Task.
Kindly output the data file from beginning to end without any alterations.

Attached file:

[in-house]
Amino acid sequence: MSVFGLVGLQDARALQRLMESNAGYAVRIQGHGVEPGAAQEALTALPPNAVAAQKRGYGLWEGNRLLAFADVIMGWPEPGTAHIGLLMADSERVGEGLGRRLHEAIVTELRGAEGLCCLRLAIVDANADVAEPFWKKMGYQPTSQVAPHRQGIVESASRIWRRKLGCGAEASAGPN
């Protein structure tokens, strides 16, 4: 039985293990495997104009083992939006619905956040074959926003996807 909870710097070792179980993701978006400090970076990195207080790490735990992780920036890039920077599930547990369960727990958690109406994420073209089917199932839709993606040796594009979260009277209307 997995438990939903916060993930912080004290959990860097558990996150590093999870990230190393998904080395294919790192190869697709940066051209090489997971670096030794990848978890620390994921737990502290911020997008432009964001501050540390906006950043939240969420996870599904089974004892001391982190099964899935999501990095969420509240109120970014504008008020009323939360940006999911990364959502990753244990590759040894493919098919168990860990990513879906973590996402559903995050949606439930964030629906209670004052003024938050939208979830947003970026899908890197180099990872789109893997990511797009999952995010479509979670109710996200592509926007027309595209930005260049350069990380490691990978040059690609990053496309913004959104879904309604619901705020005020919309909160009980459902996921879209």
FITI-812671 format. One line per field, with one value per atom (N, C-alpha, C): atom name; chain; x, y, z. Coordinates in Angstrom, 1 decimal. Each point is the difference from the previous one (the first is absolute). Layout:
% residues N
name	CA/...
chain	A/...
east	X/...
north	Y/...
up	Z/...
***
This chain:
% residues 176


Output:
[in-house]
Amino acid sequence: MSVFGLVGLQDARALQRLMESNAGYAVRIQGHGVEPGAAQEALTALPPNAVAAQKRGYGLWEGNRLLAFADVIMGWPEPGTAHIGLLMADSERVGEGLGRRLHEAIVTELRGAEGLCCLRLAIVDANADVAEPFWKKMGYQPTSQVAPHRQGIVESASRIWRRKLGCGAEASAGPN
């Protein structure tokens, strides 16, 4: 039985293990495997104009083992939006619905956040074959926003996807 909870710097070792179980993701978006400090970076990195207080790490735990992780920036890039920077599930547990369960727990958690109406994420073209089917199932839709993606040796594009979260009277209307 997995438990939903916060993930912080004290959990860097558990996150590093999870990230190393998904080395294919790192190869697709940066051209090489997971670096030794990848978890620390994921737990502290911020997008432009964001501050540390906006950043939240969420996870599904089974004892001391982190099964899935999501990095969420509240109120970014504008008020009323939360940006999911990364959502990753244990590759040894493919098919168990860990990513879906973590996402559903995050949606439930964030629906209670004052003024938050939208979830947003970026899908890197180099990872789109893997990511797009999952995010479509979670109710996200592509926007027309595209930005260049350069990380490691990978040059690609990053496309913004959104879904309604619901705020005020919309909160009980459902996921879209």
FITI-812671 format. One line per field, with one value per atom (N, C-alpha, C): atom name; chain; x, y, z. Coordinates in Angstrom, 1 decimal. Each point is the difference from the previous one (the first is absolute). Layout:
% residues N
name	CA/...
chain	A/...
east	X/...
north	Y/...
up	Z/...
***
This chain:
% residues 176